White Collar was a favorite of mine in its first season and parts of the second, but I have to admit that by the end of season two, the shine had started to come off the show for me. As a result, I became very interested in what season three would be - would the show win me back or would we break up?

The third-season premiere starts off in an awkward but not entirely unexpected place, with Neal and Mozzie trying to make a quick escape from Peter and Diana. Four days earlier, Neal's being polygraphed regarding the events of the second-season finale. (I've been polygraphed; this is not fun.) Much to Peter's annoyance, he maintains that he's innocent. Even his new girlfriend Sara doesn't believe him (and for someone he's kissing, it's odd to hear her refer to him by his last name). We all know Neal's telling the truth, so who's the real culprit? Mozzie, who switched Neal's art for the art on the submarine to achieve a "best and final score."

Despite the discomfort, Peter briefs Neal on David Lawrence (Neil Jackson), who's got $60 million the Bureau would like back. Lawrence knows Neal as Gary Rydell, and wants Gary's help in moving the money out of the country. Their first meeting involves fencing, which, as a former swordfighting champion, makes me happy inside. Neal sells Lawrence on an elaborate plan to get him and his money onto a boat. There's a visually interesting scene where Lawrence literally makes it rain money as he reveals that it was hiding in the air ducts of his place. At the same time, Mozzie is plotting a simultaneous escape via plane, which gets derailed when he realizes that a piece of one of Neal's paintings survived the fire and Elizabeth is having it tested at a local gallery. He and Neal quickly decide to change out the swatch while they can - with the help of June's granddaughter Cindy (Denise Vasi).

As is usual for White Collar, the writers pull both plots together at the last minute: when Lawrence spots Jones, Neal has to convince him that the plan isn't blown (and also not to kill Jones). His backup plan is to bring Lawrence to the airfield. That's how we get back to Mozzie and Neal trying to get away from Peter and Diana - but now that we have the context, that moment feels entirely different. Lawrence is eventually captured, but more importantly, our heroes don't end the episode copacetic. Peter still suspects Neal, and Mozzie and Neal are considering a second escape. Things are not okay, and they might not be for awhile.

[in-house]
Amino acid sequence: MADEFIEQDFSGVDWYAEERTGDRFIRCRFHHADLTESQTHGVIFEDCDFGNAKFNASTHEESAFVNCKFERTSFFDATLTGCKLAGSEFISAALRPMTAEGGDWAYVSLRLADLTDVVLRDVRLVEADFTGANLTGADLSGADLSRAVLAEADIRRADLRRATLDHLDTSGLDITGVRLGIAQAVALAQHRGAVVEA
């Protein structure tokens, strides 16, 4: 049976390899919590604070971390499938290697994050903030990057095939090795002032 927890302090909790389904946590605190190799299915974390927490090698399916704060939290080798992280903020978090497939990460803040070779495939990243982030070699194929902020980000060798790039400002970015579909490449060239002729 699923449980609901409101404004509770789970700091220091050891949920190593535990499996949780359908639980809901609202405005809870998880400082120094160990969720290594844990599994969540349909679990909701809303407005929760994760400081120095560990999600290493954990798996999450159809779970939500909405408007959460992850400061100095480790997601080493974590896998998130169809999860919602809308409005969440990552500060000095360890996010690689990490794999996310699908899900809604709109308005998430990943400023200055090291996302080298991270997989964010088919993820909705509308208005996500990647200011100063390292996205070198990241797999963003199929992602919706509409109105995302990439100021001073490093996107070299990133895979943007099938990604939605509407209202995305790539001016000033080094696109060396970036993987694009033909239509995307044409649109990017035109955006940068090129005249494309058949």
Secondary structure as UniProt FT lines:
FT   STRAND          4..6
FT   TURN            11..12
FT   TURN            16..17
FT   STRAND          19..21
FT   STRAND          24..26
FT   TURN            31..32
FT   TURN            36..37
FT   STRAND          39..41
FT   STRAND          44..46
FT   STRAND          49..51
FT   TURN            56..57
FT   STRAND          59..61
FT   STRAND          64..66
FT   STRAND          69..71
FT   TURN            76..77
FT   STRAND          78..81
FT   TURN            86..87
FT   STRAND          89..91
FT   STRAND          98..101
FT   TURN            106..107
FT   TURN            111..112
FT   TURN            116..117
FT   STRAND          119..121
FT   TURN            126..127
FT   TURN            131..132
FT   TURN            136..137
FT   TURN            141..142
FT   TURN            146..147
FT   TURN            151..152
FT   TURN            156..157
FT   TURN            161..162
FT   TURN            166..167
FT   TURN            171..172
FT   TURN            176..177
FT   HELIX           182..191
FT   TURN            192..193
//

I'm okay with that. It's interesting if unnerving to see Peter and Neal so at odds with each other when we've become used to them working on the same side. As disconcerting as it is, it allows Tim DeKay and Matt Bomer to play notes that they wouldn't normally, which brings more depth to their relationship. These two get better and better every episode. The hour also brings back a truth that might have been forgotten over the last two years - no matter how charming he is, or how much good he does, Neal is still a con artist. Given that so many fans have come to really love him, there's a certain amount of courage in reminding us that there's something dishonest about Neal.

In that respect, the season premiere feels almost like more of a character study than anything else to me. It's not a huge affair, and I like it that way. I'm not trying to solve a "whodunit" and I'm not looking for a plot twist - I'm focusing on what the events are telling me about the main characters. It's not the most thrilling White Collar episode, but "On Guard" is entertaining nonetheless, because these are people I've come to know well and always want to know more about. So far, so good for season three. I think I'll stick around awhile longer.